Filmmaker Spike Lee caught wind of the protest and caught Kaepernick’s back. He very passionately gave Anderson Cooper an enlightened perspective on how Kaepernick was following tradition and did not just “pop out of nowhere” in using his platform as an athlete for protest. He went on to give the prime examples of John Carlos and Tommie Smith at the 1968 Olympics.

    President Barack Obama gave the brother his props as well. In one of his early statements regarding the Kaepernick controversy, he said, “I think he cares about some real, legitimate issues that have to be talked about. And if nothing else, what he’s done is he’s generated more conversation around some topics that need to be talked about.”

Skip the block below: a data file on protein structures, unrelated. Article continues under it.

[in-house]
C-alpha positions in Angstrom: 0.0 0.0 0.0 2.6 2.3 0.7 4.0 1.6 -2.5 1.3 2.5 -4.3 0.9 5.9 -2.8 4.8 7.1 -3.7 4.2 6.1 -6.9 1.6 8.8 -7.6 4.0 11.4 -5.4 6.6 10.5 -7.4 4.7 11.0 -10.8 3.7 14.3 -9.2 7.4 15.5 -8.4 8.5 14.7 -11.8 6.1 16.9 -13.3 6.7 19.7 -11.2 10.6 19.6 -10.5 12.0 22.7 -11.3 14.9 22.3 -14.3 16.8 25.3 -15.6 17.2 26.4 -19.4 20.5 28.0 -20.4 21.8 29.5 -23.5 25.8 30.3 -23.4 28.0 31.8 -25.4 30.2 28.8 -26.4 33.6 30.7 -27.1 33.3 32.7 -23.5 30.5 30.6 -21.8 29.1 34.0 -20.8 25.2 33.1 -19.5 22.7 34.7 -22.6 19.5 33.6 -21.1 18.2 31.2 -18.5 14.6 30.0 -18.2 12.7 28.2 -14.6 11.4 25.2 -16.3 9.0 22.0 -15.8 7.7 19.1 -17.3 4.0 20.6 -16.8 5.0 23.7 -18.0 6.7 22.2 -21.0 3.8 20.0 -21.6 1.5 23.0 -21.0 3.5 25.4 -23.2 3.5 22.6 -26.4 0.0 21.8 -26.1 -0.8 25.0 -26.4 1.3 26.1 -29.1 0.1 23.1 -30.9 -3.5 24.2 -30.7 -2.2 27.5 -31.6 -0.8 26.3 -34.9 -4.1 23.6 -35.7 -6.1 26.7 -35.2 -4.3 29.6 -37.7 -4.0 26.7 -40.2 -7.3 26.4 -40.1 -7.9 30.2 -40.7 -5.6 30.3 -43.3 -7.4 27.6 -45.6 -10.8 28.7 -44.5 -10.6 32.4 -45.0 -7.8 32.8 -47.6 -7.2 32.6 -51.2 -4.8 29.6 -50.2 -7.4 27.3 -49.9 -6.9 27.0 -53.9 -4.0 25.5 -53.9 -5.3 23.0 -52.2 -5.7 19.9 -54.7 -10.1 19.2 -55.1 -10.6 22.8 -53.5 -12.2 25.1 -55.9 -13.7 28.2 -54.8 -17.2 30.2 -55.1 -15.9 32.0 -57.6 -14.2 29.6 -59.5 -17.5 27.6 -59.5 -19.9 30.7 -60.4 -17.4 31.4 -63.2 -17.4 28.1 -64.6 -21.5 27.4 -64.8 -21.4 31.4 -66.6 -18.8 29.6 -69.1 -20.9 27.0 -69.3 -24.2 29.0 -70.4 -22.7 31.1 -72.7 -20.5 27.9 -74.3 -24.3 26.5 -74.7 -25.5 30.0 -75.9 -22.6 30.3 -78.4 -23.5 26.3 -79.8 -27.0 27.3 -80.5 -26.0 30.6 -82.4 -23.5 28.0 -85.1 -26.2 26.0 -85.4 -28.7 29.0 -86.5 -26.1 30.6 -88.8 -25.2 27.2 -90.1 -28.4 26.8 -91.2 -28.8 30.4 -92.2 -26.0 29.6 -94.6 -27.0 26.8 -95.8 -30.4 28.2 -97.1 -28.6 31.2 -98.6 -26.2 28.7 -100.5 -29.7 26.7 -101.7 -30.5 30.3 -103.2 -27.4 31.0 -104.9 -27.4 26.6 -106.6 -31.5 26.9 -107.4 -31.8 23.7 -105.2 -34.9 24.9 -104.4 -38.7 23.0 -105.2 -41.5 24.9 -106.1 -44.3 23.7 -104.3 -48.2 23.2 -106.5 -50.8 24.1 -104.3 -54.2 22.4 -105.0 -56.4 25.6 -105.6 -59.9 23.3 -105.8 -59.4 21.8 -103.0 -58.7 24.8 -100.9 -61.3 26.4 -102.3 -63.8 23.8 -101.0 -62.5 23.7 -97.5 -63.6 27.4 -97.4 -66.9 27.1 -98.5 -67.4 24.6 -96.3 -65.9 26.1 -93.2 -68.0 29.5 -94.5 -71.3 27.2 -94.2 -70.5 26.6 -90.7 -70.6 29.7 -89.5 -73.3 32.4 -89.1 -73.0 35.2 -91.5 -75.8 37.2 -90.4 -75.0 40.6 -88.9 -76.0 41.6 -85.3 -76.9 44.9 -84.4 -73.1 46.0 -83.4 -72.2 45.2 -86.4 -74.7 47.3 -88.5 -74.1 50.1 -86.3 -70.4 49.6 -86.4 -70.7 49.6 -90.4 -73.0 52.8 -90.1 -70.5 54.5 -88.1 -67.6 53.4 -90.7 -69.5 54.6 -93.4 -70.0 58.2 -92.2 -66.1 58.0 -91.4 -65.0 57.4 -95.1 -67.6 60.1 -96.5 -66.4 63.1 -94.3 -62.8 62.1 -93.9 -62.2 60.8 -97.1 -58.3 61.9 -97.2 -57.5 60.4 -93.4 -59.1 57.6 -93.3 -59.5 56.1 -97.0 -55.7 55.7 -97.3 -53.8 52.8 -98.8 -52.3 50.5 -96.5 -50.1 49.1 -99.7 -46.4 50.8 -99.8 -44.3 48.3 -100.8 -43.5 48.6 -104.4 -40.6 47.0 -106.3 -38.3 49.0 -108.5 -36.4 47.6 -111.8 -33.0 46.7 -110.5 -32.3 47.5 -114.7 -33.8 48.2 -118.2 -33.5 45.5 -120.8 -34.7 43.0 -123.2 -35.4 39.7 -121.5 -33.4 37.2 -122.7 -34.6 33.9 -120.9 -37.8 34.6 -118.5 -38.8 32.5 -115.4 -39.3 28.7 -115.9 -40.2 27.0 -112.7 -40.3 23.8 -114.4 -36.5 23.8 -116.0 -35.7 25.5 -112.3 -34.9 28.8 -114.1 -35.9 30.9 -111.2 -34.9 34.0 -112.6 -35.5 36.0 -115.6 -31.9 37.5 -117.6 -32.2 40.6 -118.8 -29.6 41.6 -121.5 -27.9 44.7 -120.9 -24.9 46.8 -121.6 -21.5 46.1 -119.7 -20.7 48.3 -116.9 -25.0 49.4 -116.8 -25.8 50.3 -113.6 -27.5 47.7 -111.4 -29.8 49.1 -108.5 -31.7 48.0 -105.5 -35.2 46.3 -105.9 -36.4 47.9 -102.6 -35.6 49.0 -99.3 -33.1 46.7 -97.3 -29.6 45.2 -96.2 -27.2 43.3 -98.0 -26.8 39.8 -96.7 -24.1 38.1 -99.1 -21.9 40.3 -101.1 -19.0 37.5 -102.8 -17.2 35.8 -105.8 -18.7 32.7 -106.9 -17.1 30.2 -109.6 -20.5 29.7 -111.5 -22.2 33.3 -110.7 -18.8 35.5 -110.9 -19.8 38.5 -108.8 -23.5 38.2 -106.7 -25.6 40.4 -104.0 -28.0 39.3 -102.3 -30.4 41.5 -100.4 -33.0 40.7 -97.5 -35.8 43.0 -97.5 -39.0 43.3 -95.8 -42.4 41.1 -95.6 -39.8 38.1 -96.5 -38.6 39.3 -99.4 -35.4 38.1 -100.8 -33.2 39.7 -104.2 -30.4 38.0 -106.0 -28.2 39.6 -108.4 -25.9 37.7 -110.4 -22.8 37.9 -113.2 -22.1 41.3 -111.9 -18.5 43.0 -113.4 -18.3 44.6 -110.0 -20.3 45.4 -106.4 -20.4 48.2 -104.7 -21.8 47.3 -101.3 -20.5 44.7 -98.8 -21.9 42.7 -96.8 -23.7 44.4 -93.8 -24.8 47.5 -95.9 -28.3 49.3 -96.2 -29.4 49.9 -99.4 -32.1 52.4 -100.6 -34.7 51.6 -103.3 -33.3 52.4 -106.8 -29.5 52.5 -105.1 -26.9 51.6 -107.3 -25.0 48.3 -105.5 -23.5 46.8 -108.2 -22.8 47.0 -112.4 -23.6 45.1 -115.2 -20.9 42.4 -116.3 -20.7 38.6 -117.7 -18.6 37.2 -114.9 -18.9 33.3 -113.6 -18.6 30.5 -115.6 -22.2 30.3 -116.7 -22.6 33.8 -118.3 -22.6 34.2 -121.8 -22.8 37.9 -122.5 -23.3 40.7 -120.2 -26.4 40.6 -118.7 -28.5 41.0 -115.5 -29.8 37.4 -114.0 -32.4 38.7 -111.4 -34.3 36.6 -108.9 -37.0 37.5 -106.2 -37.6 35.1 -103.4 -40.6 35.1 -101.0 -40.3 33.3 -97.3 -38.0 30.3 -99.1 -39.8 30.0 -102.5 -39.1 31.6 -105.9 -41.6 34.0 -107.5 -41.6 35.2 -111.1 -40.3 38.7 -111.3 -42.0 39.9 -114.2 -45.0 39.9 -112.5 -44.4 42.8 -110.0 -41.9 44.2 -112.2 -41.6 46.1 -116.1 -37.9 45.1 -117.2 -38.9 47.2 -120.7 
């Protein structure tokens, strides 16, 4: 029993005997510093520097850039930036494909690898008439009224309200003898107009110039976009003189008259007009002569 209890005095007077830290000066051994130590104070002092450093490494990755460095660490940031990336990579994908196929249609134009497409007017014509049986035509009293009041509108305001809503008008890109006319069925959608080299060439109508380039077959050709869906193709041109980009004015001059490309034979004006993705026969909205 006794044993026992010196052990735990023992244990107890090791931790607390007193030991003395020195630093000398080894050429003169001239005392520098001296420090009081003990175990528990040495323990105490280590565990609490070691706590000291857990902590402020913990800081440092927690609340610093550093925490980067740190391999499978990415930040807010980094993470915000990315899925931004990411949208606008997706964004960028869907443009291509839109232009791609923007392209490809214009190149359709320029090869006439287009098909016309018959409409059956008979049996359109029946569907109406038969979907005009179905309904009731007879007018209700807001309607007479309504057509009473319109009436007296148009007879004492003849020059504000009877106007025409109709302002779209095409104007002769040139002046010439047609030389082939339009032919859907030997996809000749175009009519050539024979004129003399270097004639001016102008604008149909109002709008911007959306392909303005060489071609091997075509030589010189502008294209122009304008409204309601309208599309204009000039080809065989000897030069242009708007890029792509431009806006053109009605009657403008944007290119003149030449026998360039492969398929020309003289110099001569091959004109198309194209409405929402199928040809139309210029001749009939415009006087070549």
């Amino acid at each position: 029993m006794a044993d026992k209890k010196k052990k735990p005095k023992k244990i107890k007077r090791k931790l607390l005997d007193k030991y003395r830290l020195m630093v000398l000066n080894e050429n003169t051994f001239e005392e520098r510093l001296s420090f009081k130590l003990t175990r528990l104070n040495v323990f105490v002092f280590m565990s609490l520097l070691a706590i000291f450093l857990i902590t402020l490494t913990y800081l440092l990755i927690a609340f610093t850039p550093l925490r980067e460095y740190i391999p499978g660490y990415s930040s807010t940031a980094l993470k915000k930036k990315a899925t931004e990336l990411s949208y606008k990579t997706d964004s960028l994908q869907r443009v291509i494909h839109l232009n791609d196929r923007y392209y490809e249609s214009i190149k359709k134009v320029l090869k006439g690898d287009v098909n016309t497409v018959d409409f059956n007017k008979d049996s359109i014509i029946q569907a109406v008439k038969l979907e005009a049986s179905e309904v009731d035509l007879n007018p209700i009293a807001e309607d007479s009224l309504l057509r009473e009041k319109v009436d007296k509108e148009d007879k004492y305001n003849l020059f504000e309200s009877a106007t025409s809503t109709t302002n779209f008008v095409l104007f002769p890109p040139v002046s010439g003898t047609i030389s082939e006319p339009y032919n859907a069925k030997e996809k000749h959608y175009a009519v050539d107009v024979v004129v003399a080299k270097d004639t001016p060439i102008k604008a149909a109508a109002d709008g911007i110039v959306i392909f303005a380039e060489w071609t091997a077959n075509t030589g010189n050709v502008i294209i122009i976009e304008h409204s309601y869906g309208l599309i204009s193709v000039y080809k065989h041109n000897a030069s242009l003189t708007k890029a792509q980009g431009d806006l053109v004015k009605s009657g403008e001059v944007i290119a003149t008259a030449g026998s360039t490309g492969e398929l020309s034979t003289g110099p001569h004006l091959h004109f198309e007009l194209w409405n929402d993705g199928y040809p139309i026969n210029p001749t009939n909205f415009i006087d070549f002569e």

Since each of these statements was made, Kaepernick became a free agent as an NFL player and is now an unemployed quarterback. Some debate whether it was Kaepernick’s drooping stats or good old American racism. Those of us who believe the latter are boycotting the NFL this season. Many say they will not watch NFL football until Kaepernick is back on an NFL team. Hundreds of NFL players, Black, White, Brown, and other shades are still taking a knee during the national anthem in support of Kaepernick. Marshawn Lynch and  Seth DeValve are at the top of the list of players who have kneeled in solidarity with Kaepernick. Raiders running back Marshawn Lynch has not stood for the Star Spangled Banner since he came out of retirement. He was even spotted at a game at Azteca Stadium in Mexico City sitting for the United State’s National Anthem and standing for the Mexican National Anthem. Cleveland Browns’ tight end, Seth DeValve, who was documented as the first White player to take a knee during the national anthem did it based on the fact that his wife is Black and his children are biracial. He also kneeled to pray for the events that took place in Charlottesville. This was done with 5 other players in a circle with each players hand on another players shoulder. The real controversy in the grand scope of Kaepernick’s protest is that we are in 2017 and there are people like the current president and his administration who still have a distorted view of the racial disparities and the injustices that take place in the Black community at the hands of the establishment. Trump and Pence both demonstrated how they feel about Kaepernick’s brand of protest. Trump made a speech where he referred to players who kneeled during the national anthem as sons of bitches. “Wouldn’t you love to see one of these NFL owners, when somebody disrespects our flag, to say, ‘Get that son of a bitch off the field right now. Out. He’s fired. He’s fired!’ You know, some owner is going to do that. He’s going to say, ‘That guy that disrespects our flag, he’s fired.’ And that owner, they don’t know it. They don’t know it. They’ll be the most popular person, for a week. They’ll be the most popular person in this country.”